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WCS releases reopening plan for 2020-21 school year

Schools to require masks on campus unless county eliminates active COVID-19 cases

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WCS School bus (copy)

Williamson County Schools released its reopening plan for the 2020–2021 school year with detailed COVID-19 protocols.

The Williamson County School District has released its detailed reopening plan, including the protocols for school operation within low, medium, and high spread of COVID-19 in Williamson County, to come to an official vote by the Board of Education on Monday.

At a glance, students will be allowed on campus under low to moderate community spread of the virus and will be required to wear masks and eat meals in their classrooms or in a socially-distanced cafeteria.

According to the plan, WCS defines the current prevalence of COVID-19 in the county as “low spread” (fewer active cases than 0.5% of the population). As of Thursday, July 9, at 2 p.m., the Tennessee Department of Health reported 948 active COVID-19 cases in Williamson County, whereas 0.5% of the population is roughly 1,192 people.

“While we realize that we may need to adjust as the health of our community changes, WCS is committed to providing engaging instruction to your child this school year,” WCS Superintendent Jason Golden wrote in the plan, adding that the district’s recent survey of families showed that the majority of respondents want their children back on campus in the fall.

“While many families look forward to an on-campus return to school, others prefer to keep their children home during this pandemic due to the risk that will accompany any on-campus program," Golden continued. "Recognizing those concerns, we plan to provide instruction on our school campuses, and we will be offering the WCS Online Program as an option for families this school year.”

The plan states that if the spread of COVID-19 exceeds 0.5% of the county’s population, the district will consult the Williamson County Health Department to determine if there is a need to switch to the district’s plan for medium (active cases representing between 0.5% and 1% of the population) or high community spread (above 1% of the population).

If the state of the virus in the county remains at “low spread,” schools will allow students to participate in on-campus or online learning based on parent choice, and students should be screened daily before coming to school.

The plan emphasizes hygiene and increased cleaning protocols, stating that social distancing will be maintained in buildings and buses “when feasible.” Masks will also be required for staff, students and visitors unless it is unsafe for an individual, an individual is eating or drinking, or an individual is directed by WCS staff and is maintaining proper social distance. Students will also be screened prior to entering the school building.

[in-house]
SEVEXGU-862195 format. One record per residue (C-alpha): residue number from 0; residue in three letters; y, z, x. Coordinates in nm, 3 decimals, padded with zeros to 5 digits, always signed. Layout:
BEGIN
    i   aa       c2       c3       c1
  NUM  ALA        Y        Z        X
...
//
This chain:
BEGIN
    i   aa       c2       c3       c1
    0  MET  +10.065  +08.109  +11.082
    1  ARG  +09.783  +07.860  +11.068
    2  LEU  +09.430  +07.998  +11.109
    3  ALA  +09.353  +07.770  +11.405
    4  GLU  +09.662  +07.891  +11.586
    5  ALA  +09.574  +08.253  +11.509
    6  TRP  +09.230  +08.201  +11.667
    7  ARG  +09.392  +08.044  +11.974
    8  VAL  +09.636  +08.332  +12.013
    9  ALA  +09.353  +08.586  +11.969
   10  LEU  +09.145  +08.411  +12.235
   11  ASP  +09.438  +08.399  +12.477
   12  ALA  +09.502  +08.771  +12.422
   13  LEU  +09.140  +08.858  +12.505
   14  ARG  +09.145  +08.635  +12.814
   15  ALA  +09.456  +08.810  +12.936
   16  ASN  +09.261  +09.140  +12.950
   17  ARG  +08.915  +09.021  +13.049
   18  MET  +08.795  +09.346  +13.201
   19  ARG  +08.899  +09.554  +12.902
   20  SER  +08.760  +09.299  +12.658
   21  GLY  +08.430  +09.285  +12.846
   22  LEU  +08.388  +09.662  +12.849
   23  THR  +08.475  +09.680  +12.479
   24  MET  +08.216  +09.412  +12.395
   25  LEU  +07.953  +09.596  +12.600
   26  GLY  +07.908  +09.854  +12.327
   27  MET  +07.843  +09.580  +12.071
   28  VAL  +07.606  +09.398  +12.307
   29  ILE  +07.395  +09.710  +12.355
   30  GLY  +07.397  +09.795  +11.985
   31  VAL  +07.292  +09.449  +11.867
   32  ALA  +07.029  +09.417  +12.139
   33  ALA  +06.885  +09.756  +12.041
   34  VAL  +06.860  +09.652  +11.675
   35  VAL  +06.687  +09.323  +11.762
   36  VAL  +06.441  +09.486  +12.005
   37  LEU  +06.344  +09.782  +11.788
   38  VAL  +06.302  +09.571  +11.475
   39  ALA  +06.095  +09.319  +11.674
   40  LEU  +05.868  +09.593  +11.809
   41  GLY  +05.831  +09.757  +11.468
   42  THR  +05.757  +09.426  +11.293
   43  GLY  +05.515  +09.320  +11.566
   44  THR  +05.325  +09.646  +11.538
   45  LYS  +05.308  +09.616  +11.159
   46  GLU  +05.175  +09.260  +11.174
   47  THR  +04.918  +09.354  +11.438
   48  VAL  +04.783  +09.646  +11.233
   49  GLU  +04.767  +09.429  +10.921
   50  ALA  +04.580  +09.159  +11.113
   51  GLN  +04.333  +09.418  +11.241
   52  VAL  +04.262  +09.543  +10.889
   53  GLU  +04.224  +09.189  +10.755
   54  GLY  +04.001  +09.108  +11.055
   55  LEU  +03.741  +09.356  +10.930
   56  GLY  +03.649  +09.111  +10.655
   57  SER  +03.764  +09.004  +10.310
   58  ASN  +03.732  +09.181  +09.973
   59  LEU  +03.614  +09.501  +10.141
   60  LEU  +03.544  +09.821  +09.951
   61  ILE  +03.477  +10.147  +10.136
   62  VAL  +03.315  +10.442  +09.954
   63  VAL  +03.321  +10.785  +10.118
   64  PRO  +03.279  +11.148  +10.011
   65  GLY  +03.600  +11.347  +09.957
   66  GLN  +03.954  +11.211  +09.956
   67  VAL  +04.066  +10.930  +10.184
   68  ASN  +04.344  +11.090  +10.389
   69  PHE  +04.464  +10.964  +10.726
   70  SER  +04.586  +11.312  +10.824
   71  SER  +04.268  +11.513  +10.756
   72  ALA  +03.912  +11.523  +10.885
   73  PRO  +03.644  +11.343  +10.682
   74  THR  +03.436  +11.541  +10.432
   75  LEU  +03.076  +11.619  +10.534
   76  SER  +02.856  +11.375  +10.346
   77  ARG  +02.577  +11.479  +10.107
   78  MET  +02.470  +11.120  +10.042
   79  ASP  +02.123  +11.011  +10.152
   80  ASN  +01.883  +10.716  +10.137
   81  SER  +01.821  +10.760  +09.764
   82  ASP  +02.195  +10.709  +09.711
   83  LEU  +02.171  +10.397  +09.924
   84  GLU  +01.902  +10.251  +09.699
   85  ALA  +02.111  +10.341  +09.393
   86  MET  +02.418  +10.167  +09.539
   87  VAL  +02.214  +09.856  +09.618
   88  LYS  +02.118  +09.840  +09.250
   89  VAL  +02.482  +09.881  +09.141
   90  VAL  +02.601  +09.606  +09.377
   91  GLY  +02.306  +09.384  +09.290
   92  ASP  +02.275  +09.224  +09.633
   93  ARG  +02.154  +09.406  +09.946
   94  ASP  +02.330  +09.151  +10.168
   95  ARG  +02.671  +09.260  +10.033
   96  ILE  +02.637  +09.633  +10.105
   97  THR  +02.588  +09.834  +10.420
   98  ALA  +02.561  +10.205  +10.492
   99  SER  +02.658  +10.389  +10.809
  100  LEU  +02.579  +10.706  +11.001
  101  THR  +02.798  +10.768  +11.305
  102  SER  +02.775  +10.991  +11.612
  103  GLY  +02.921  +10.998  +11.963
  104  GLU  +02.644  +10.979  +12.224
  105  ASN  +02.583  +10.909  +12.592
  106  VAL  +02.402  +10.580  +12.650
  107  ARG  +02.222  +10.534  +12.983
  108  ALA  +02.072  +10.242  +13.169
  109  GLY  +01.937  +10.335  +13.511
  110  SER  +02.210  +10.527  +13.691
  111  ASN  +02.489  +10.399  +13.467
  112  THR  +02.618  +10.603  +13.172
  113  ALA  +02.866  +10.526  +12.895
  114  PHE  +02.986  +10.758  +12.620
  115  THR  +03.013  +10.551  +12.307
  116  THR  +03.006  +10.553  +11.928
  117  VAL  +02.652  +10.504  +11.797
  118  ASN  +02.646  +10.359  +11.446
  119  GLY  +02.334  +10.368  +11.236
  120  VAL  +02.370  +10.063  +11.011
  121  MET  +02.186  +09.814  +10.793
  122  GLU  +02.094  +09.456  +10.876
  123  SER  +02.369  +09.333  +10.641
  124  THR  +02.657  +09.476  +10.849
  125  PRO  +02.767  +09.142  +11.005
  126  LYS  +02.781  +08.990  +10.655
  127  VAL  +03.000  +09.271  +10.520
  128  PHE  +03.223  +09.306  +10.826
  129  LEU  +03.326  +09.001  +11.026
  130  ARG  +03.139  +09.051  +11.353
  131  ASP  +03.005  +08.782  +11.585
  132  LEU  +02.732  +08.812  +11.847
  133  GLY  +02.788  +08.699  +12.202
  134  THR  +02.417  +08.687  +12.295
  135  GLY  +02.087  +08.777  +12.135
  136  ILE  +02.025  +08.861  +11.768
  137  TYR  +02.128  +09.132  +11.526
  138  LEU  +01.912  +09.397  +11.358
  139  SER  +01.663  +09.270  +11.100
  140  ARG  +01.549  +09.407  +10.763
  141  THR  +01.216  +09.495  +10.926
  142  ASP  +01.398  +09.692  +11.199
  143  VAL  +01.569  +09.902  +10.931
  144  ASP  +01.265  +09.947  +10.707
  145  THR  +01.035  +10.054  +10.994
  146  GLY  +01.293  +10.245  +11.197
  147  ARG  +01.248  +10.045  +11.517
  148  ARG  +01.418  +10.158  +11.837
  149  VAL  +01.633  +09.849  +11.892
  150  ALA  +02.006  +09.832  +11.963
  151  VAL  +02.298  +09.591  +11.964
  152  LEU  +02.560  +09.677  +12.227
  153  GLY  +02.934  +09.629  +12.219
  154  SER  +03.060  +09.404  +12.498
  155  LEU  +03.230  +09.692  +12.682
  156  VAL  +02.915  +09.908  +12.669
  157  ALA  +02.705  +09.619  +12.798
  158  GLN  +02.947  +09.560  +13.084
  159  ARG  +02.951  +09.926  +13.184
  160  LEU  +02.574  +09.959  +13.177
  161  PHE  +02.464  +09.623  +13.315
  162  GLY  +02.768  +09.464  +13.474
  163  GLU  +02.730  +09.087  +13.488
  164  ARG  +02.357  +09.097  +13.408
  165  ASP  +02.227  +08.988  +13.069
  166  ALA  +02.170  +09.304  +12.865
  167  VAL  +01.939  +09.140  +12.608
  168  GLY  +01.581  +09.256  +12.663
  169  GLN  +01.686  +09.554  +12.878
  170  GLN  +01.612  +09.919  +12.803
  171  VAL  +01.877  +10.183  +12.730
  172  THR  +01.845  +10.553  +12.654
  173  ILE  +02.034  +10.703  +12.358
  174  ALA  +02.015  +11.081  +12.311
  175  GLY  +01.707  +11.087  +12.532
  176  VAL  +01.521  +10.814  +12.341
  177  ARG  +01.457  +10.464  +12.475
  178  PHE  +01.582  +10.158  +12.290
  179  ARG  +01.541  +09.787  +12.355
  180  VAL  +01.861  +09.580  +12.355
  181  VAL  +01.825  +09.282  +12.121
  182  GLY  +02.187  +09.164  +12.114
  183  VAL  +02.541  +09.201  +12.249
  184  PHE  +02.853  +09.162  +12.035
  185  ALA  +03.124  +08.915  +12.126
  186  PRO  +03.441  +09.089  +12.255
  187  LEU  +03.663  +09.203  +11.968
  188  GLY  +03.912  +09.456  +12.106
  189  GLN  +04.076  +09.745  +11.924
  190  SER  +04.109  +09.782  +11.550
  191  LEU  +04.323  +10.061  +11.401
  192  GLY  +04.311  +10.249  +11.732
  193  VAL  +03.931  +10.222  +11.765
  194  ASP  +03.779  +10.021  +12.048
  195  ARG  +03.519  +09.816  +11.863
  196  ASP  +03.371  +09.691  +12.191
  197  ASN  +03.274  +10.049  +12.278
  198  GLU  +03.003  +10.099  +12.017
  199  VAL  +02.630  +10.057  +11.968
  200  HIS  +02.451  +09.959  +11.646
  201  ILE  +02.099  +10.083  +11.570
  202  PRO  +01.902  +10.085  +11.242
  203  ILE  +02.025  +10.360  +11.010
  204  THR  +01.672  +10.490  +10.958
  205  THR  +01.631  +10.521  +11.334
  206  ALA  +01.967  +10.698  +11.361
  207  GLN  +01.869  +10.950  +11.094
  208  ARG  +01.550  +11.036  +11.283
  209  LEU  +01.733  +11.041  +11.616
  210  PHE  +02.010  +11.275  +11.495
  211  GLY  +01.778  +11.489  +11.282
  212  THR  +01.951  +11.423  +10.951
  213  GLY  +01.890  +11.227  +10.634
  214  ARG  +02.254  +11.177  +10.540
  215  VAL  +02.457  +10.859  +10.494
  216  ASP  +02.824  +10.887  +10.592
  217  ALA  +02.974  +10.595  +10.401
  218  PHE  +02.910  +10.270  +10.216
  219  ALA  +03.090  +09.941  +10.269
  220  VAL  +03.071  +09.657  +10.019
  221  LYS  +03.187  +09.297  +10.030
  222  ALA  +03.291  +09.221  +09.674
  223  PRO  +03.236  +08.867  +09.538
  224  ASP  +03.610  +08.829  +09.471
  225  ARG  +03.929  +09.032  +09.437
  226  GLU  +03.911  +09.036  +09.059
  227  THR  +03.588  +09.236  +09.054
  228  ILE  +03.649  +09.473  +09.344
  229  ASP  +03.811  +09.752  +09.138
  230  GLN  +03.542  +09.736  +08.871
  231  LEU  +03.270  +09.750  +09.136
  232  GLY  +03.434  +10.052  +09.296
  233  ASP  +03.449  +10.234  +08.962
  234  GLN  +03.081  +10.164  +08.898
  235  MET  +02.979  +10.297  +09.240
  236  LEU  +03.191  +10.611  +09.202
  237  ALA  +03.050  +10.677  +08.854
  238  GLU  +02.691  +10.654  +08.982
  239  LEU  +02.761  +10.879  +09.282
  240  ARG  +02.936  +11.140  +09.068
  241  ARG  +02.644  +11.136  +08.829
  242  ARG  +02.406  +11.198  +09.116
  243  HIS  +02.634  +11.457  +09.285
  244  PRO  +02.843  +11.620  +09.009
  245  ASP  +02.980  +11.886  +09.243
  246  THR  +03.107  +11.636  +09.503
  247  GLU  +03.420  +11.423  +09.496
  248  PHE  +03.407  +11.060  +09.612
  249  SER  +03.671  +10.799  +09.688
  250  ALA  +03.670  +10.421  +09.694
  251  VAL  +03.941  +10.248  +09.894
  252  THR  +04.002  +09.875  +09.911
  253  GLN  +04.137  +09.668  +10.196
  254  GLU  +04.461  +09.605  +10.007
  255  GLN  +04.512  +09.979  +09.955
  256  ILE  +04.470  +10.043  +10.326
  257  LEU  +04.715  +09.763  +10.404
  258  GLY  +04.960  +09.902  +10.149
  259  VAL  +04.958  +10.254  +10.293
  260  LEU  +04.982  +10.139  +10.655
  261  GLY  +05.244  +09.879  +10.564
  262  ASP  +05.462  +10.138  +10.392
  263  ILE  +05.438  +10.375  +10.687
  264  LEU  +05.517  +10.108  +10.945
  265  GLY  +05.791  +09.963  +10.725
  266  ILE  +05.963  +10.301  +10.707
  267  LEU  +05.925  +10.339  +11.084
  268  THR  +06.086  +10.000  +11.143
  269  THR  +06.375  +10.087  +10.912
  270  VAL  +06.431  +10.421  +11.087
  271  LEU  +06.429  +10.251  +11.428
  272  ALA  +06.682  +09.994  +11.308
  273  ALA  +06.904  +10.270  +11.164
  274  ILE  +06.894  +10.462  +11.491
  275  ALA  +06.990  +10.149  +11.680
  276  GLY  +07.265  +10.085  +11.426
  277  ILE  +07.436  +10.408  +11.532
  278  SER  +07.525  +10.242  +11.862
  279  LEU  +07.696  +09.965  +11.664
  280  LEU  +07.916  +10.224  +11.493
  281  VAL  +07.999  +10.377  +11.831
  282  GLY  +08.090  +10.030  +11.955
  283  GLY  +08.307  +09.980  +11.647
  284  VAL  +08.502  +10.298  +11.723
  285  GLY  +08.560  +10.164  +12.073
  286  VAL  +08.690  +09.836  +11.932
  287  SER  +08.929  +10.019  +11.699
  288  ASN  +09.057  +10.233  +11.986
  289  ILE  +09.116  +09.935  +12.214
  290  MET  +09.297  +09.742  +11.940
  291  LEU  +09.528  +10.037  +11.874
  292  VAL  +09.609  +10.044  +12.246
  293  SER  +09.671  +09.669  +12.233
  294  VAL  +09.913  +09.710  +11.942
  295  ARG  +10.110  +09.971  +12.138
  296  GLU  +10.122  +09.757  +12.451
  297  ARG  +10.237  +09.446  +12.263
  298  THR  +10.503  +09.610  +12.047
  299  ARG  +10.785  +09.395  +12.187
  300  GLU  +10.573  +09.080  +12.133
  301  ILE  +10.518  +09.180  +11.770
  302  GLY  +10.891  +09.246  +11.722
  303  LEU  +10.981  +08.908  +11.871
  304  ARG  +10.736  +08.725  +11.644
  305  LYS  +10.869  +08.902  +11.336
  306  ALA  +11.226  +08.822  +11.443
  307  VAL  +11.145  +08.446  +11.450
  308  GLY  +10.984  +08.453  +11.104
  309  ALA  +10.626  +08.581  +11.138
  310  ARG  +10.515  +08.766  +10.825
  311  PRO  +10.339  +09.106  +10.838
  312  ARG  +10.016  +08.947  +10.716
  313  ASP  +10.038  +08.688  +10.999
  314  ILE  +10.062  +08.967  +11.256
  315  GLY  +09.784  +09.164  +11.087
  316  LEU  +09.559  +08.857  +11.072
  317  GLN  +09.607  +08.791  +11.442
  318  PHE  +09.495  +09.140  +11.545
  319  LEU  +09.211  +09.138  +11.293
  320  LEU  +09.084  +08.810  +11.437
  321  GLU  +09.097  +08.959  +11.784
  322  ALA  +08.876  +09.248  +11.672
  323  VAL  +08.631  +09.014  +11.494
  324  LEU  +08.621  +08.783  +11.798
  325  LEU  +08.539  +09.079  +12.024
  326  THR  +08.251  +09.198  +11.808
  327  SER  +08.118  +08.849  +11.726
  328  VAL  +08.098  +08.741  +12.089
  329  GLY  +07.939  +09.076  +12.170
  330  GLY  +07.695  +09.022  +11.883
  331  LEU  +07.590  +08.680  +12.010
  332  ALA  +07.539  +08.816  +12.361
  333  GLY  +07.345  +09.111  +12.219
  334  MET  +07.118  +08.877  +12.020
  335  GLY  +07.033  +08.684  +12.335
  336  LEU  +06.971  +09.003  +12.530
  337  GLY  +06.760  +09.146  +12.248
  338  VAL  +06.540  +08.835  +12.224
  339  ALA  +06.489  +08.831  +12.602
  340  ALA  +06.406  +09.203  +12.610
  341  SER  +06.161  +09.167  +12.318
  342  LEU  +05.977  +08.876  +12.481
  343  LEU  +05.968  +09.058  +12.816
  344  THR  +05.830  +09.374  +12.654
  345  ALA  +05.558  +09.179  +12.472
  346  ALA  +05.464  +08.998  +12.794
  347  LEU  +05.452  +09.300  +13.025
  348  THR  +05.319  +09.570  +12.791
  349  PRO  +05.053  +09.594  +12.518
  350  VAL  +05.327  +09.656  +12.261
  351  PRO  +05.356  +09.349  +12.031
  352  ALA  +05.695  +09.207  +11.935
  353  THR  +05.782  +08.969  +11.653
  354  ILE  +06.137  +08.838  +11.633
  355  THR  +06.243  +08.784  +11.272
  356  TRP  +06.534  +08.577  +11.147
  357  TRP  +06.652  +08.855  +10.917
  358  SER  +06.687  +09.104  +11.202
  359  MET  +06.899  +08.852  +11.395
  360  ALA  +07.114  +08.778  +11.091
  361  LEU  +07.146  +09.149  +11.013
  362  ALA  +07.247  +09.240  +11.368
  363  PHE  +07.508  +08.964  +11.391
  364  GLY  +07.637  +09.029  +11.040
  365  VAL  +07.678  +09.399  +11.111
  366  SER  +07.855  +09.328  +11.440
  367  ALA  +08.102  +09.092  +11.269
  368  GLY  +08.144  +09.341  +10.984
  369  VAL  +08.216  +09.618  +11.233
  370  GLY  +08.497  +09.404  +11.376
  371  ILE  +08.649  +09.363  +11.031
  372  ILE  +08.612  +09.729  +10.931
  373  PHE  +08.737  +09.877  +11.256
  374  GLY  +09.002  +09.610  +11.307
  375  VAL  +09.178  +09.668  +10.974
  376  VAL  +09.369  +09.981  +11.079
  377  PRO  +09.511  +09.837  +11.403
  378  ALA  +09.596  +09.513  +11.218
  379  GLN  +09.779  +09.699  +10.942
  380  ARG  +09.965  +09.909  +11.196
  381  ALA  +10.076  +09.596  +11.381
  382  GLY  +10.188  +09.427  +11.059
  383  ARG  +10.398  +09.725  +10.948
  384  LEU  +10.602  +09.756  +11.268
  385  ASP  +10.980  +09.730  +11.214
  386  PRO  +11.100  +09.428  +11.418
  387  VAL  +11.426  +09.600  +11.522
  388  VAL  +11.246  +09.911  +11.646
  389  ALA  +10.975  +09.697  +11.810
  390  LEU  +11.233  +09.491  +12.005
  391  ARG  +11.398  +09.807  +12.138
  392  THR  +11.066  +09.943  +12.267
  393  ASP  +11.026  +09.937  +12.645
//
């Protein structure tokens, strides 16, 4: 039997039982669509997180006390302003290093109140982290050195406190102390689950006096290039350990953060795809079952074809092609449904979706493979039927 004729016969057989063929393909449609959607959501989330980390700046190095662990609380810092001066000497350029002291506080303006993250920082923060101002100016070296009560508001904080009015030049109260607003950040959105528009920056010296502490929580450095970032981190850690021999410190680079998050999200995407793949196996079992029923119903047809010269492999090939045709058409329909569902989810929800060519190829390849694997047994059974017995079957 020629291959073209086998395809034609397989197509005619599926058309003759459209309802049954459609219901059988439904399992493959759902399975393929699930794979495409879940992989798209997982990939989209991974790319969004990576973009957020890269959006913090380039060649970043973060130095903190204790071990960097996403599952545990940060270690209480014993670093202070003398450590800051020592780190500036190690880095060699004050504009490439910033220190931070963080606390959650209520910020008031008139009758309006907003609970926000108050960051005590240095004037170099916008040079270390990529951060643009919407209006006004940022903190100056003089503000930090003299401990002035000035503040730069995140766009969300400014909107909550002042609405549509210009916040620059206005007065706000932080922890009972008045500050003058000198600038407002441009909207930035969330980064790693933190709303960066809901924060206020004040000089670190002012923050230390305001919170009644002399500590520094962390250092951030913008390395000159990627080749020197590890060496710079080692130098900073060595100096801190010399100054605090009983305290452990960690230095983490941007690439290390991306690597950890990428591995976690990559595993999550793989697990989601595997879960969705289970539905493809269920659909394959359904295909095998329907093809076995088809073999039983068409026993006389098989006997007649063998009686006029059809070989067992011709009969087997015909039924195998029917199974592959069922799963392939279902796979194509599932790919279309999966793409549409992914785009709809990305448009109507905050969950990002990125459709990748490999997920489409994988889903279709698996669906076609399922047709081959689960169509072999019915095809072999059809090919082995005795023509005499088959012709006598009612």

For the “medium spread” plan, many of the operational protocols are the same, except that students in early childhood education through second grade will be on campus while third- through 12th-graders will engage in remote learning with periodic on-campus, small-group learning sessions as scheduled by the schools. Special education students will receive instruction remotely or in person on a case-by-case basis.

If more than 1% of the community actively has COVID-19, all students will receive remote instruction except “under rare circumstances as deemed necessary by the principal.”

The plan breaks down what elementary, middle and high school instruction will look like at each level in further detail and outlines the online learning plan, which includes a blend of direct and non-direct instruction at every grade level.

When breakfast and lunchtime come around, the district has outlined various options depending on grade levels and community spread. For elementary schools, breakfast will be grab-and-go under low and medium community spread. Lunches will be eaten in classrooms or in the cafeteria with increased distancing. Cafeteria meals would not be available under high community spread.

Middle-schoolers and high-schoolers, within low community spread, can receive a grab-and-go breakfast and eat lunch in classrooms or in the cafeteria with increased distancing. Grab-and-go breakfasts will be available for high-schoolers within medium community spread, but cafeteria meals will not otherwise be available under medium or high community spread in middle and high schools.

While each student without a device on which to complete remote schoolwork will receive a Chromebook from the school, those without reliable internet will be able to work with the district during the first week of school to figure out a plan.

Read the full plan from WCS below. For more information, visit wcs.edu.

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